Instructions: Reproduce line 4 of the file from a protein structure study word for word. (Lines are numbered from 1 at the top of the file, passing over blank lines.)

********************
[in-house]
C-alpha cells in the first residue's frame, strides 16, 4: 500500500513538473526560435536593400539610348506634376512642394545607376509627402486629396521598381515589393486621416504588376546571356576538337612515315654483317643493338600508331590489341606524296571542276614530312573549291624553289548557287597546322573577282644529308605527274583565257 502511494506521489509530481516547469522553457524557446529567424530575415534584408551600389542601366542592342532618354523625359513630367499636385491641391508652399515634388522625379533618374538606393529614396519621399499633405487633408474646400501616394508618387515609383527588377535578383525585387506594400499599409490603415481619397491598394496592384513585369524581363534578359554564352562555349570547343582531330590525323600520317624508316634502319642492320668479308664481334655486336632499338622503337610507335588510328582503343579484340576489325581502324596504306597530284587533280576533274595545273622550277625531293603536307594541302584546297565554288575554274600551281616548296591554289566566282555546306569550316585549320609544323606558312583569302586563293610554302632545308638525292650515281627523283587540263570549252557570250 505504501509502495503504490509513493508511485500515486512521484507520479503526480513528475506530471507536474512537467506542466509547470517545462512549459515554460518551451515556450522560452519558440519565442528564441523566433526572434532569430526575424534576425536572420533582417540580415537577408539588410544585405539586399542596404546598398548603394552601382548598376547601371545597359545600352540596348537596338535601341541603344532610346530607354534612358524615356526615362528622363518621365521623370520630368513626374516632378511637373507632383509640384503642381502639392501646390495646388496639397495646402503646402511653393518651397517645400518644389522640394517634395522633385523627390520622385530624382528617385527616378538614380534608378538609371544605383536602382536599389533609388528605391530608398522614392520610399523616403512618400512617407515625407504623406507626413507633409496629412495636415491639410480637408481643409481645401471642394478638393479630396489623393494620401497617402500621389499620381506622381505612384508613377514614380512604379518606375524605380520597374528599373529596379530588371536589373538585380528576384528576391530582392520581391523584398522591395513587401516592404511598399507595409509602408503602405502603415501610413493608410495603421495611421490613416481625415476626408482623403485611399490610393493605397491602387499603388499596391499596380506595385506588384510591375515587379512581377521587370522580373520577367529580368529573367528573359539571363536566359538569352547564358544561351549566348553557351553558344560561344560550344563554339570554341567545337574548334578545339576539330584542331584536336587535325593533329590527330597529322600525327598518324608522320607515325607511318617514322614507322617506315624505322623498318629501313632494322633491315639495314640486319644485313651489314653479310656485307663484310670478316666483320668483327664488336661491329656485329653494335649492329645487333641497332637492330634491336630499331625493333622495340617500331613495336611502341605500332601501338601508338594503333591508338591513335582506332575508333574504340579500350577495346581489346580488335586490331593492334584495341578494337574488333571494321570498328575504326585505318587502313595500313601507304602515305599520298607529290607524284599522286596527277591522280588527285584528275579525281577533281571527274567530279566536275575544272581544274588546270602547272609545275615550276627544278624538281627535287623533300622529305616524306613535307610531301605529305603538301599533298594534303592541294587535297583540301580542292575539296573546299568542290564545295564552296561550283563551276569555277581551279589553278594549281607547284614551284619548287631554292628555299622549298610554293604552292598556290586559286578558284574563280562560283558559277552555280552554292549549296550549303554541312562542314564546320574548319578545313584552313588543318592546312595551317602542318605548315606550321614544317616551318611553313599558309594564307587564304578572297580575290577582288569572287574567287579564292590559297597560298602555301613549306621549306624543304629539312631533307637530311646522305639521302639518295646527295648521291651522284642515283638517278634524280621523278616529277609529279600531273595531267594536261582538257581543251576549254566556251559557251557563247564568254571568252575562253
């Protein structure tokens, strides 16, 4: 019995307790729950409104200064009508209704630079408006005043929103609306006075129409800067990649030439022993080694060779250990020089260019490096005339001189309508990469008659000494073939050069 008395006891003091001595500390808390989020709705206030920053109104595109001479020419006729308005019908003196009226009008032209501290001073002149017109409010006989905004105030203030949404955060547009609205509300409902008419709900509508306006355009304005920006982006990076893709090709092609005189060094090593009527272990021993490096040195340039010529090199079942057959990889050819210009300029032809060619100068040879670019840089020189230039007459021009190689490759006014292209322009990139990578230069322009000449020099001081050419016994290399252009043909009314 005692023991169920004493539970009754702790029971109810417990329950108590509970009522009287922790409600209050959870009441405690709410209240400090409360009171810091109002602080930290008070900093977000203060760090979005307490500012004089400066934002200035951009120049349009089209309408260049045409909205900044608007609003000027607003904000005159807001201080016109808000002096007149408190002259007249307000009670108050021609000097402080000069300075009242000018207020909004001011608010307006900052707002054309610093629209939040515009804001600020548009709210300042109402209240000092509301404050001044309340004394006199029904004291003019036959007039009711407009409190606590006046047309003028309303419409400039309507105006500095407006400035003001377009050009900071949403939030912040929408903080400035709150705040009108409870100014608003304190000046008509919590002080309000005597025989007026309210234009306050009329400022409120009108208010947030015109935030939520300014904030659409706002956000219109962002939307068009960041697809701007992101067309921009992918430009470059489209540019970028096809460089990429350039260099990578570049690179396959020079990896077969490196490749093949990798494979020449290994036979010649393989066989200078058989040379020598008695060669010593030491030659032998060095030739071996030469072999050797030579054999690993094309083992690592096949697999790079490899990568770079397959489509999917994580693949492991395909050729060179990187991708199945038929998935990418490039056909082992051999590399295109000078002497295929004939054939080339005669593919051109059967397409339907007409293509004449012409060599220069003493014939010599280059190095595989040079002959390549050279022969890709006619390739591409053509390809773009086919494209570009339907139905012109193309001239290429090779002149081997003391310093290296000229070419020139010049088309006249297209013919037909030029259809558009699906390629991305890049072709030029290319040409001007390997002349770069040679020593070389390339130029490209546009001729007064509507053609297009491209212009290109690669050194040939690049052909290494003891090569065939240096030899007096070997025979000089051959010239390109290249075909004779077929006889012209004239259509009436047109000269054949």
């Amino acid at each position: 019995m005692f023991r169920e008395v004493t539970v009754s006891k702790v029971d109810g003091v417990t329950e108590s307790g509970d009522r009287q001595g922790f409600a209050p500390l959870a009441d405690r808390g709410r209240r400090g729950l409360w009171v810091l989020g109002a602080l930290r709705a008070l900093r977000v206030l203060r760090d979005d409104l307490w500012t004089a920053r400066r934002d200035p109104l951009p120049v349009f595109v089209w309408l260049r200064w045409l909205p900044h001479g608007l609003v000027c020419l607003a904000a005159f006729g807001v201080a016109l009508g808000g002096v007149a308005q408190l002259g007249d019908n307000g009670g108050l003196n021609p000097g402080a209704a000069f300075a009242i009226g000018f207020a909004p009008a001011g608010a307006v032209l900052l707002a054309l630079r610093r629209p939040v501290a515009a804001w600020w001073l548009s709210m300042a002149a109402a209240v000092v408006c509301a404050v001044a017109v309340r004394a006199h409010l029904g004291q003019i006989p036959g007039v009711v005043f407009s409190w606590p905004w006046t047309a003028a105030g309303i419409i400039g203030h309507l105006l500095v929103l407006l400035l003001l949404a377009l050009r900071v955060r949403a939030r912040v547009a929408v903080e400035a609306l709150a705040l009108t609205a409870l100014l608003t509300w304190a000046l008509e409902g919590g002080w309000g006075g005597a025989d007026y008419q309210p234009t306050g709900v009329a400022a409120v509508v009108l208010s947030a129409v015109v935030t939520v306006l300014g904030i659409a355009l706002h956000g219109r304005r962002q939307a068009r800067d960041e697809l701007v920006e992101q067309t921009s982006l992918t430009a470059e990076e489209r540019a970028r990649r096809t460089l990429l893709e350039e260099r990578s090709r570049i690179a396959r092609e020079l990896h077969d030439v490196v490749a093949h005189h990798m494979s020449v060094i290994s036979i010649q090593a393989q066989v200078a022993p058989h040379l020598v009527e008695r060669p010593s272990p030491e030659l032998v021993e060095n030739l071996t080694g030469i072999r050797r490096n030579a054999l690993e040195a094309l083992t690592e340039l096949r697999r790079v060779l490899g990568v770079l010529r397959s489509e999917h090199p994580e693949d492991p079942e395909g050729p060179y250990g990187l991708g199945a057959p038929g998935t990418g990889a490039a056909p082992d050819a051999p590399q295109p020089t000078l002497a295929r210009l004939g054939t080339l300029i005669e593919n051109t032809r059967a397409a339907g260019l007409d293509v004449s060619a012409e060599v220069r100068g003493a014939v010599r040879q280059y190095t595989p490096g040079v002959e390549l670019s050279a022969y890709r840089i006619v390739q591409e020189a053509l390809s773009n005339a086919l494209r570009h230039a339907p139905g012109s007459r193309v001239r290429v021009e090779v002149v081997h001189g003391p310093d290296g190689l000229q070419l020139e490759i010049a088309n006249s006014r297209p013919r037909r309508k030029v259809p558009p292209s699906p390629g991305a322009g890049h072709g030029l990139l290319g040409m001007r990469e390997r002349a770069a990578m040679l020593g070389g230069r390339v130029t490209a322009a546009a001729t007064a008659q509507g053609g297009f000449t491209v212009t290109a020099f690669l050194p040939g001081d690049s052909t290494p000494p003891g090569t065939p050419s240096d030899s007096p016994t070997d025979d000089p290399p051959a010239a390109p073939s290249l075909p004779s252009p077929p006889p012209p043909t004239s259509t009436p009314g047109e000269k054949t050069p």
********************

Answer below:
């Amino acid at each position: 019995m005692f023991r169920e008395v004493t539970v009754s006891k702790v029971d109810g003091v417990t329950e108590s307790g509970d009522r009287q001595g922790f409600a209050p500390l959870a009441d405690r808390g709410r209240r400090g729950l409360w009171v810091l989020g109002a602080l930290r709705a008070l900093r977000v206030l203060r760090d979005d409104l307490w500012t004089a920053r400066r934002d200035p109104l951009p120049v349009f595109v089209w309408l260049r200064w045409l909205p900044h001479g608007l609003v000027c020419l607003a904000a005159f006729g807001v201080a016109l009508g808000g002096v007149a308005q408190l002259g007249d019908n307000g009670g108050l003196n021609p000097g402080a209704a000069f300075a009242i009226g000018f207020a909004p009008a001011g608010a307006v032209l900052l707002a054309l630079r610093r629209p939040v501290a515009a804001w600020w001073l548009s709210m300042a002149a109402a209240v000092v408006c509301a404050v001044a017109v309340r004394a006199h409010l029904g004291q003019i006989p036959g007039v009711v005043f407009s409190w606590p905004w006046t047309a003028a105030g309303i419409i400039g203030h309507l105006l500095v929103l407006l400035l003001l949404a377009l050009r900071v955060r949403a939030r912040v547009a929408v903080e400035a609306l709150a705040l009108t609205a409870l100014l608003t509300w304190a000046l008509e409902g919590g002080w309000g006075g005597a025989d007026y008419q309210p234009t306050g709900v009329a400022a409120v509508v009108l208010s947030a129409v015109v935030t939520v306006l300014g904030i659409a355009l706002h956000g219109r304005r962002q939307a068009r800067d960041e697809l701007v920006e992101q067309t921009s982006l992918t430009a470059e990076e489209r540019a970028r990649r096809t460089l990429l893709e350039e260099r990578s090709r570049i690179a396959r092609e020079l990896h077969d030439v490196v490749a093949h005189h990798m494979s020449v060094i290994s036979i010649q090593a393989q066989v200078a022993p058989h040379l020598v009527e008695r060669p010593s272990p030491e030659l032998v021993e060095n030739l071996t080694g030469i072999r050797r490096n030579a054999l690993e040195a094309l083992t690592e340039l096949r697999r790079v060779l490899g990568v770079l010529r397959s489509e999917h090199p994580e693949d492991p079942e395909g050729p060179y250990g990187l991708g199945a057959p038929g998935t990418g990889a490039a056909p082992d050819a051999p590399q295109p020089t000078l002497a295929r210009l004939g054939t080339l300029i005669e593919n051109t032809r059967a397409a339907g260019l007409d293509v004449s060619a012409e060599v220069r100068g003493a014939v010599r040879q280059y190095t595989p490096g040079v002959e390549l670019s050279a022969y890709r840089i006619v390739q591409e020189a053509l390809s773009n005339a086919l494209r570009h230039a339907p139905g012109s007459r193309v001239r290429v021009e090779v002149v081997h001189g003391p310093d290296g190689l000229q070419l020139e490759i010049a088309n006249s006014r297209p013919r037909r309508k030029v259809p558009p292209s699906p390629g991305a322009g890049h072709g030029l990139l290319g040409m001007r990469e390997r002349a770069a990578m040679l020593g070389g230069r390339v130029t490209a322009a546009a001729t007064a008659q509507g053609g297009f000449t491209v212009t290109a020099f690669l050194p040939g001081d690049s052909t290494p000494p003891g090569t065939p050419s240096d030899s007096p016994t070997d025979d000089p290399p051959a010239a390109p073939s290249l075909p004779s252009p077929p006889p012209p043909t004239s259509t009436p009314g047109e000269k054949t050069p």